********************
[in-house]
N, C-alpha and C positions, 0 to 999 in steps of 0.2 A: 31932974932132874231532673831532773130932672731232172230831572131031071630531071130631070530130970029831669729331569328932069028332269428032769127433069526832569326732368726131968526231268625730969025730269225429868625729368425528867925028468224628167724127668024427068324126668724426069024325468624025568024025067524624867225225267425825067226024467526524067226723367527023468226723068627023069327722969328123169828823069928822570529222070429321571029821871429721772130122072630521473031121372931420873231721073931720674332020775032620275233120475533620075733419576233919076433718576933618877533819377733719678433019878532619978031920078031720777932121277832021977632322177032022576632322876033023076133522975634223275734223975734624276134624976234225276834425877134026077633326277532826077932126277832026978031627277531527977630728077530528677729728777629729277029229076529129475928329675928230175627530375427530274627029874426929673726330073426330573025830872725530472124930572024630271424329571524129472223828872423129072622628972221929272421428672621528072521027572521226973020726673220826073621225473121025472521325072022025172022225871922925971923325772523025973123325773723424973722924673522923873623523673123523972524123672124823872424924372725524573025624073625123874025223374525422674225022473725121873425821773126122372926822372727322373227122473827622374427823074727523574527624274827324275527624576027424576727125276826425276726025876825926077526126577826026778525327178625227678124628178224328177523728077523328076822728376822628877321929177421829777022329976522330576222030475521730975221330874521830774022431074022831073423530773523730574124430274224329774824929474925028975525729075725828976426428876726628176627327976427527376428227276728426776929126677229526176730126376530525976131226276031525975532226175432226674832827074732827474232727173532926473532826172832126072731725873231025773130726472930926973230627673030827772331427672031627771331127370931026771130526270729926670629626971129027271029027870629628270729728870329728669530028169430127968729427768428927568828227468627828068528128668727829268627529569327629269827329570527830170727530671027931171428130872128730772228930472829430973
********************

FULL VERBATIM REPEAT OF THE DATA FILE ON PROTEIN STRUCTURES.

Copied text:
[in-house]
N, C-alpha and C positions, 0 to 999 in steps of 0.2 A: 31932974932132874231532673831532773130932672731232172230831572131031071630531071130631070530130970029831669729331569328932069028332269428032769127433069526832569326732368726131968526231268625730969025730269225429868625729368425528867925028468224628167724127668024427068324126668724426069024325468624025568024025067524624867225225267425825067226024467526524067226723367527023468226723068627023069327722969328123169828823069928822570529222070429321571029821871429721772130122072630521473031121372931420873231721073931720674332020775032620275233120475533620075733419576233919076433718576933618877533819377733719678433019878532619978031920078031720777932121277832021977632322177032022576632322876033023076133522975634223275734223975734624276134624976234225276834425877134026077633326277532826077932126277832026978031627277531527977630728077530528677729728777629729277029229076529129475928329675928230175627530375427530274627029874426929673726330073426330573025830872725530472124930572024630271424329571524129472223828872423129072622628972221929272421428672621528072521027572521226973020726673220826073621225473121025472521325072022025172022225871922925971923325772523025973123325773723424973722924673522923873623523673123523972524123672124823872424924372725524573025624073625123874025223374525422674225022473725121873425821773126122372926822372727322373227122473827622374427823074727523574527624274827324275527624576027424576727125276826425276726025876825926077526126577826026778525327178625227678124628178224328177523728077523328076822728376822628877321929177421829777022329976522330576222030475521730975221330874521830774022431074022831073423530773523730574124430274224329774824929474925028975525729075725828976426428876726628176627327976427527376428227276728426776929126677229526176730126376530525976131226276031525975532226175432226674832827074732827474232727173532926473532826172832126072731725873231025773130726472930926973230627673030827772331427672031627771331127370931026771130526270729926670629626971129027271029027870629628270729728870329728669530028169430127968729427768428927568828227468627828068528128668727829268627529569327629269827329570527830170727530671027931171428130872128730772228930472829430973